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Tracking Pollution from the Skies (and Space!)

Published October 2015

After four years and lots of air quality measurements in four parts of the United States, EPA and partners are poring over the data to improve the use of satellites to measure air pollution near the ground. 

The work is all part of the DISCOVER-AQ study to enhance understanding of air pollution problems, from the ground to space, and to provide improved data to decision makers and communities to better protect public health.

The DISCOVER-AQ study by EPA, NASA and others, was conducted in Denver in 2014, Houston and California’s San Joaquin Valley in 2013, and the Baltimore-Washington, D.C. area in 2011.

Currently, EPA monitors common air pollutants such as ozone and particulate matter or PM using ground-based systems strategically located across the U.S. to measure air quality in metropolitan and regional areas. Researchers want to tap satellite capabilities to look at pollution trends across wide swaths of the country, but there are challenges to using space-based instruments.Photo of EPA researcher high above DenverEPA researcher Russell Long works on the air monitors high above Denver.

Satellites have difficulty distinguishing between pollution high in the atmosphere and pollution near the surface where people live. Studies like DISCOVER-AQ, coupled with air quality modeling using the data, aim to improve the ability of satellites to measure air pollutants at various heights.

“The advantage of using satellites is you can cover a wider area,” says Russell Long, an EPA project scientist.  “But right now, it’s hard for satellites to determine what air pollutants are close to the ground.”

Satellites could be an important tool for monitoring air quality given the large gaps in ground-based pollution monitors across the country and around the world. Improved satellite measurements and models will lead to better air quality forecasts and more accurate assessments of pollution sources and fluctuations.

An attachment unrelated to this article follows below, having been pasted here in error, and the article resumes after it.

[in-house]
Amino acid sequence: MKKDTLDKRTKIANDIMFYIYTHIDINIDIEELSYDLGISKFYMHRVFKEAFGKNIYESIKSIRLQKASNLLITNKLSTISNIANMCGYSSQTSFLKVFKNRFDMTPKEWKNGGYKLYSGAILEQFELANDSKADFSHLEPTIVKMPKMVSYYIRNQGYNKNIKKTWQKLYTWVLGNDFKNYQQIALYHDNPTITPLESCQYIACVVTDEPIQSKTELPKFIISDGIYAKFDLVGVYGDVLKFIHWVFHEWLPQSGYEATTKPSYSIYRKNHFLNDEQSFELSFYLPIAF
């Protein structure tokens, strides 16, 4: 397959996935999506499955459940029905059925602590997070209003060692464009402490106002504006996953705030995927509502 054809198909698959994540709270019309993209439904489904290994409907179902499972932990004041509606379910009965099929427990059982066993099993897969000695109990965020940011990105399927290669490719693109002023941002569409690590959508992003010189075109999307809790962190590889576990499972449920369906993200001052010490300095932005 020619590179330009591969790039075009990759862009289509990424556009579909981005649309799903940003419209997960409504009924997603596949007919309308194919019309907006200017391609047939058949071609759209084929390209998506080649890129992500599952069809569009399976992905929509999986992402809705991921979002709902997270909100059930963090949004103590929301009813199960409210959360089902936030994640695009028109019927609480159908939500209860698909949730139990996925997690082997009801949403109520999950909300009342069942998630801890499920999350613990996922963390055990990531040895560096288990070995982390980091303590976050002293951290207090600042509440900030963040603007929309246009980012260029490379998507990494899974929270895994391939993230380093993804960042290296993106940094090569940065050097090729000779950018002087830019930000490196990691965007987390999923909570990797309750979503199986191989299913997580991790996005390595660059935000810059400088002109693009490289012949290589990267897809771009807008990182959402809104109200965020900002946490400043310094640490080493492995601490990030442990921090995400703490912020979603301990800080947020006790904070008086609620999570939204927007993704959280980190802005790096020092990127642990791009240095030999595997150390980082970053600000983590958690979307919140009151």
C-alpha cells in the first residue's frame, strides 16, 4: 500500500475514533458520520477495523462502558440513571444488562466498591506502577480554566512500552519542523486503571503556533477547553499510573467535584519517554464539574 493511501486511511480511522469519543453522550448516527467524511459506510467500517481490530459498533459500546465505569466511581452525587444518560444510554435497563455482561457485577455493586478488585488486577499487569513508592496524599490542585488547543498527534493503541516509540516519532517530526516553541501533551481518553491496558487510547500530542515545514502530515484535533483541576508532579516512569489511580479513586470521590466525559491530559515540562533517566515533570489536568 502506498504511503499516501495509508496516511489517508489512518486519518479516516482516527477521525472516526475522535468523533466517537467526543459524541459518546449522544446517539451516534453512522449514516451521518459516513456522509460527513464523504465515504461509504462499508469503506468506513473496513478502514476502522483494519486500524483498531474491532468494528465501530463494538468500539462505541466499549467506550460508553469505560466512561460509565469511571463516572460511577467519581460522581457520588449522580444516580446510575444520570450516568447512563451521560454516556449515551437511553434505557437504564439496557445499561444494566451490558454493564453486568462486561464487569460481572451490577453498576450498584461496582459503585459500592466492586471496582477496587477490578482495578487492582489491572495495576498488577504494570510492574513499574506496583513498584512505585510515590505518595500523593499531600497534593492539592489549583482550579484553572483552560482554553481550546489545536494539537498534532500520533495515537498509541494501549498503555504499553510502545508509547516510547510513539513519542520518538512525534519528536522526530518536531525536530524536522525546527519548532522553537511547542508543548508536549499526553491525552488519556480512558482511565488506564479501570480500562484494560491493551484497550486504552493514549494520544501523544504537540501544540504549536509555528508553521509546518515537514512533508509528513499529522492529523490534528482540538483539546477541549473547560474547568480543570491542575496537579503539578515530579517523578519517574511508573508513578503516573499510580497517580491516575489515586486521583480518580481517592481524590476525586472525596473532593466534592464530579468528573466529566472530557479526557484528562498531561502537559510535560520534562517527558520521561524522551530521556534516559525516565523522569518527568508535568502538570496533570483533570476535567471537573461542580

As part of DISCOVER-AQ, EPA is also working with schools, academic institutions, and other community members to develop a robust citizen science component using low-cost sensor technologies for pollution monitoring. In Denver, EPA researchers worked with community members to collect air pollution measurements using low-cost sensors and partnered with the Denver Museum of Nature and Science to share DISCOVER-AQ with the general public.

View the following video to learn more.


Reaching for gold with a small sensor

EPA scientists used the opportunity during the DISCOVER-AQ study to test various types of low-cost and portable ground-based sensor technologies to determine which ones work the best for measuring air pollutants.An air sensor fitting in someone's hand.An air sensor that can fit in the palm of your hand.

“Our goal was to evaluate the sensors to see how well they perform,” Long says. “By including more sensors, it increases our understanding of how they perform in normal monitoring applications and how they compare to the gold standard for measuring air quality of reference instrumentation.”

Reference instruments have undergone rigorous evaluation and testing to ensure they produce reliable air quality data. They are used in a network of stationary monitoring stations located across the U.S. for implementing the Clean Air Act.

Preliminary findings show that some of the smaller and lower-cost sensors performed well and might be comparable to larger and more expensive reference instruments, although further study is needed.

“In the future and after additional study, air quality managers may be able to rely on this rapidly advancing technology to obtain air quality data from areas without a network monitoring station nearby,” says Dan Costa, Director of EPA’s Air, Climate, and Energy Research Program. “These sensors are opening new opportunities for air measurement capabilities for communities and citizens to use as well to understand local air quality,” he adds.